Selecting Your Test Systems
Selecting your test systems is a question of what you have in your environment at your disposal. If you have a true test environment, those would be where you’d want to test the updates. If you don’t have a test environment like most small to medium sized businesses, you would be “testing in production”; it’s not the best way, but it is much better than auto-approving all updates and finding out the next morning that no one can work and that all systems are down. For selecting which workstations are part of the test group, try and get at least one system from every business process (department). Try to have a good mix of applications and hardware, and if you are running multiple operating systems, try to include a mix of operating systems to create a well-rounded test group. These users do not need to know that they are part of the test group, but as being transparent and open is a good thing, it would be best to let them know so that if they have any issues they can let you know. Also, if you can, try to pick the NON-technical users more often than the technical ones. Why? The non-technical users are the best ones to test with as they break lots of things lots of times by not knowing what to do and playing around with it. Of course have a couple of the more technical users for the advanced testing, but don’t exclude the non-technical ones. Add these computers as members of the “ACL_GPO.WSUS – Workstations & Test_Apply” group.
Again, for servers, selecting your test systems is best if you have a separate test environment, but if you’re going to be “testing in production”, then pick a few servers that are not critical business processes (maybe like a CA/Subordinate CA, a print server, a KMS server, etc) and select them for the test groups. Add these server computer objects as members of the “ACL_GPO.WSUS – Servers & Test_Apply” group.
Now all of your computers attached to the domain will check these new locations for Windows Update (care of the GPO at the domain root), and then the appropriate policies for checking frequency, install methods, and others will apply at the lower levels combining to produce a great GPO inheritance setup.
The Approvals Process
Click on the view “All Updates Except Drivers” and make sure the selected Approval is set to Unapproved with a status of Failed or Needed. This list will show you what updates you need to take care of. Select the ones you wish to approve for testing, and right click on the selection and choose Approve. On “Test – Servers” and “Test – Workstations”, select the down arrows and choose “Approved for Install”. Leave everything else as “Keep existing approvals” and click OK.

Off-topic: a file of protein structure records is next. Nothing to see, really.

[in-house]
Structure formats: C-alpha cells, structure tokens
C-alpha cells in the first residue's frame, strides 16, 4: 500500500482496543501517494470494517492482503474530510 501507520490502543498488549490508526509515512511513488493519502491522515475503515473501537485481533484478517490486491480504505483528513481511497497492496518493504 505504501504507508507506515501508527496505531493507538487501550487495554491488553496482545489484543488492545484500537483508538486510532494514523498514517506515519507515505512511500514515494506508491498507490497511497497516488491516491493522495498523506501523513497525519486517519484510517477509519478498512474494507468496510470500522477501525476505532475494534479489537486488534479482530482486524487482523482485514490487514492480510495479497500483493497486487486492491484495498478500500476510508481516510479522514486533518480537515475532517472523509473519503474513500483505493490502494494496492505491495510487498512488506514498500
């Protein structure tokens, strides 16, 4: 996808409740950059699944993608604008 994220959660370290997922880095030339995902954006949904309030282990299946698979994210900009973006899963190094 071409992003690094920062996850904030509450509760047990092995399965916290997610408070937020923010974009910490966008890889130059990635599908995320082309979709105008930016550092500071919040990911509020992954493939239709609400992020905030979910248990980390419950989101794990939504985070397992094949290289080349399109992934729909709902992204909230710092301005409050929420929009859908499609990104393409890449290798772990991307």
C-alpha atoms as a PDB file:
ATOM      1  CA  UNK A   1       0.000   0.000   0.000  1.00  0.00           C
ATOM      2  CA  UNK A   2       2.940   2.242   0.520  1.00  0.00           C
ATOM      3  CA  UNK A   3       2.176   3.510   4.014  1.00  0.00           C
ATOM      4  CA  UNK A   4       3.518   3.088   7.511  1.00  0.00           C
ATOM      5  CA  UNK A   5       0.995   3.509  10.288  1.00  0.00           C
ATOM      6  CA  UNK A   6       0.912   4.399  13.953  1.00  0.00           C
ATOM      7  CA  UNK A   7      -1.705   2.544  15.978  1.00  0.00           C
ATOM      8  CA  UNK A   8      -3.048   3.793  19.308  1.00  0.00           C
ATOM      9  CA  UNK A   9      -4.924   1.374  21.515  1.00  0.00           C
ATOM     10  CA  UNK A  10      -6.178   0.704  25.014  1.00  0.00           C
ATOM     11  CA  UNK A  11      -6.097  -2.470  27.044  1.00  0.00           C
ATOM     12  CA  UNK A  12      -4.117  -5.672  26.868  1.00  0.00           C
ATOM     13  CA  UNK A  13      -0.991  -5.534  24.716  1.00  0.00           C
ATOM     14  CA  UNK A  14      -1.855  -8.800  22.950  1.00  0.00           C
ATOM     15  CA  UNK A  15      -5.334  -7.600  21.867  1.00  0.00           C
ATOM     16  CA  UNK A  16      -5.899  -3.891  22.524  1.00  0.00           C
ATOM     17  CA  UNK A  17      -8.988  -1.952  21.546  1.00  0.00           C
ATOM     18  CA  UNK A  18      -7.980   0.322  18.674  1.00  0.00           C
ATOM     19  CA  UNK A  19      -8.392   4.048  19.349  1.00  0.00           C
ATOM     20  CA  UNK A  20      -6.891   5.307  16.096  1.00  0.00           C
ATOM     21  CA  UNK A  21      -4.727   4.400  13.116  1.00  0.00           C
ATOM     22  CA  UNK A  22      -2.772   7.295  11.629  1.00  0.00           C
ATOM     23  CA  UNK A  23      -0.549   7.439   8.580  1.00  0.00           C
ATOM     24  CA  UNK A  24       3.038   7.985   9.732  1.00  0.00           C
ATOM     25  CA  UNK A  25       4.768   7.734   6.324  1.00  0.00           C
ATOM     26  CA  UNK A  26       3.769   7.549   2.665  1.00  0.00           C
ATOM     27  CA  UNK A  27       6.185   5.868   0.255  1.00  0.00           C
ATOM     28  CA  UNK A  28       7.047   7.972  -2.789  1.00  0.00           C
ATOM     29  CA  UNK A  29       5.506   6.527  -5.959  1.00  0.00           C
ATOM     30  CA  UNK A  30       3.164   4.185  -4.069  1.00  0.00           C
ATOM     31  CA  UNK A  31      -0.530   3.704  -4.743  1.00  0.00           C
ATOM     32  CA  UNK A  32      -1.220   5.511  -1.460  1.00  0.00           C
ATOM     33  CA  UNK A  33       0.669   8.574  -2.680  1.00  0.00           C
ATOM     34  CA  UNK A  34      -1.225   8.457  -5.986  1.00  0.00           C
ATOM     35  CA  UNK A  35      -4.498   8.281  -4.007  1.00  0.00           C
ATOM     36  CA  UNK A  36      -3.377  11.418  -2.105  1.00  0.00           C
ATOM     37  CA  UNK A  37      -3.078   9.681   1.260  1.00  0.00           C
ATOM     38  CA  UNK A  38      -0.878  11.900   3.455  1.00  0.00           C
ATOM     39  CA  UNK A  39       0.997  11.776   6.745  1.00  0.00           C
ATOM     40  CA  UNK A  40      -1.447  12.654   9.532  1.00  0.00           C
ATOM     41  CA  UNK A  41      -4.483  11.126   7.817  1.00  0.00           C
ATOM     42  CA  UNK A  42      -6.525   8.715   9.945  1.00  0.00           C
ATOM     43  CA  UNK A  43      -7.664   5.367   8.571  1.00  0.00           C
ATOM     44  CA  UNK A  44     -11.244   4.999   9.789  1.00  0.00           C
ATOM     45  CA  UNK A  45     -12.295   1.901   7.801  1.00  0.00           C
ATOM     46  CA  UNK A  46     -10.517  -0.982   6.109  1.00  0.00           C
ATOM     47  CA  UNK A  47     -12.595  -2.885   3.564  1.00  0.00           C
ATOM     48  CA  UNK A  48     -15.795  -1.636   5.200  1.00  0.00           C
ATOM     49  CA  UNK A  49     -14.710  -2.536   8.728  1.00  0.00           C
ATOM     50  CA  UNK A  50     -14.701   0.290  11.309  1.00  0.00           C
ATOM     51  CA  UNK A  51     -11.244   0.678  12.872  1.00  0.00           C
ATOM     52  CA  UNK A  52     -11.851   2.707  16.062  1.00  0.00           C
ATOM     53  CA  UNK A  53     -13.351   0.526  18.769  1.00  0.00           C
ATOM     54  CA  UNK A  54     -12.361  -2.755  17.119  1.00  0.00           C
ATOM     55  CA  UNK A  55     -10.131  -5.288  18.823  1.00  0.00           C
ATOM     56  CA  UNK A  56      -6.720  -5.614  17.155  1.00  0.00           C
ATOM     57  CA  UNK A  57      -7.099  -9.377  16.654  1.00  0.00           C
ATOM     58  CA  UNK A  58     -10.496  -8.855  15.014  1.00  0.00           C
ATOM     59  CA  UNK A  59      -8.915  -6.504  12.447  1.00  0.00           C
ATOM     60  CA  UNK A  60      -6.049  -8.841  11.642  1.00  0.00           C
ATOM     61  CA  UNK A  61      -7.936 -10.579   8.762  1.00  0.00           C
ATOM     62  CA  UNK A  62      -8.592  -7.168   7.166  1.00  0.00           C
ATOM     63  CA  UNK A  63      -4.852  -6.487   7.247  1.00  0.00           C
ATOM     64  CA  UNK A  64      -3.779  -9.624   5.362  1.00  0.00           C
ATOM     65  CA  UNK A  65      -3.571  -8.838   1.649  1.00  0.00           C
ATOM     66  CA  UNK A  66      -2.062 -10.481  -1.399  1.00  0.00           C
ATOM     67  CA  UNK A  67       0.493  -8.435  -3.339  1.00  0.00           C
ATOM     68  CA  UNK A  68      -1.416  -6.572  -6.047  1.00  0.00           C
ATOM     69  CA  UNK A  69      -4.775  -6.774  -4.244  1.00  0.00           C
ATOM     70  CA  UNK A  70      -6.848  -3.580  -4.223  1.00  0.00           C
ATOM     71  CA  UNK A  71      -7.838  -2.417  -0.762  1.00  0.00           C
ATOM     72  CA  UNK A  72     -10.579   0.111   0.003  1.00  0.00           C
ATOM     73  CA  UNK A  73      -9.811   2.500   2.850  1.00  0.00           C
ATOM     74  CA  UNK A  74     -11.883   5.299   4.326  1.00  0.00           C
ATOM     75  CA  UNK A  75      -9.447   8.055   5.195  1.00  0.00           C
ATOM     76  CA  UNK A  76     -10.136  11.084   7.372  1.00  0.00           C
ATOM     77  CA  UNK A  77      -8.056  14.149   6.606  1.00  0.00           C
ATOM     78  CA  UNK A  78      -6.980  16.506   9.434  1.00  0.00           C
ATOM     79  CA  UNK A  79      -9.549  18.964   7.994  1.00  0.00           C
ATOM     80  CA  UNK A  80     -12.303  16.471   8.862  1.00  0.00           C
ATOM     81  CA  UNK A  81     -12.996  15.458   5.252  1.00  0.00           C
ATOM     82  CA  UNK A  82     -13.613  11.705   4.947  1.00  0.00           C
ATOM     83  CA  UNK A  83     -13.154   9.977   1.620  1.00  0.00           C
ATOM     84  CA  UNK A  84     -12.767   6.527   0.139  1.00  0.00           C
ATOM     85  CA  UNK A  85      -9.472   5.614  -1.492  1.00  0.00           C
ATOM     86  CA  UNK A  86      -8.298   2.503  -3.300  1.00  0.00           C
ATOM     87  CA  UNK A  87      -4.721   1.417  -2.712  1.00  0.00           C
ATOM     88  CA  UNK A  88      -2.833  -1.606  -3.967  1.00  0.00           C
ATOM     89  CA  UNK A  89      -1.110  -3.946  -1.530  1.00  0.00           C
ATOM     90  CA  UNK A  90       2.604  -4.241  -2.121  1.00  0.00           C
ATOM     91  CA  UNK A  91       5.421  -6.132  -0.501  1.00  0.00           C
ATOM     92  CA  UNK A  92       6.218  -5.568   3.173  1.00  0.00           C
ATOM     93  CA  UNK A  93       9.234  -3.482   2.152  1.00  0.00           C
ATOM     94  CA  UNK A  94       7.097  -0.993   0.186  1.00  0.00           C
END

This will now download the physical update files to the WSUS Server and present them to the clients the next round that they check for updates. You can monitor the download process by clicking the server name. It has a section on the right column of the display called “Download Status”
Only those machines in the test groups will see these updates you’ve approved. Do your testing; whether it be actually opening applications, or just installing, rebooting and waiting to hear of any issues. You may choose to wait a few days, or a week. I would seriously consider shortening your testing to a week or less – preferably less, especially on those really critical security updates.
After Testing is completed, go into the “Test – Workstations” update view and select the Approval of “Approved” and the status of “Any” and click Refresh. You will now see all approved updates to your “Test – Workstations” group. You can then select the updates that have passed your testing stages, and right click them and click Approve.
Here is where my recommendation will come into play. I recommend that you approve these tested updates to the “All Computers” group at the top of the tree and also select “Apply to Children” or press CTRL-C. — Why? — You may have some ‘Servers’ that are running Windows 10, and/or other client-based systems that you’re using as servers. Subsequently, if you decide to create more computer groups later for whatever reason, the updates will apply to those groups automatically by way of the inheritance tree. The same goes for Servers – approving to “All Computers” group and selecting “Apply to Children” or pressing CTRL-C.
Only updates that are relevant to each individual system and ONLY those that are deemed ‘needed’ updates will be installed. You don’t have to worry about a Windows 10 update applying to a Server 2012 system because WSUS takes care of knowing what is needed and what is not.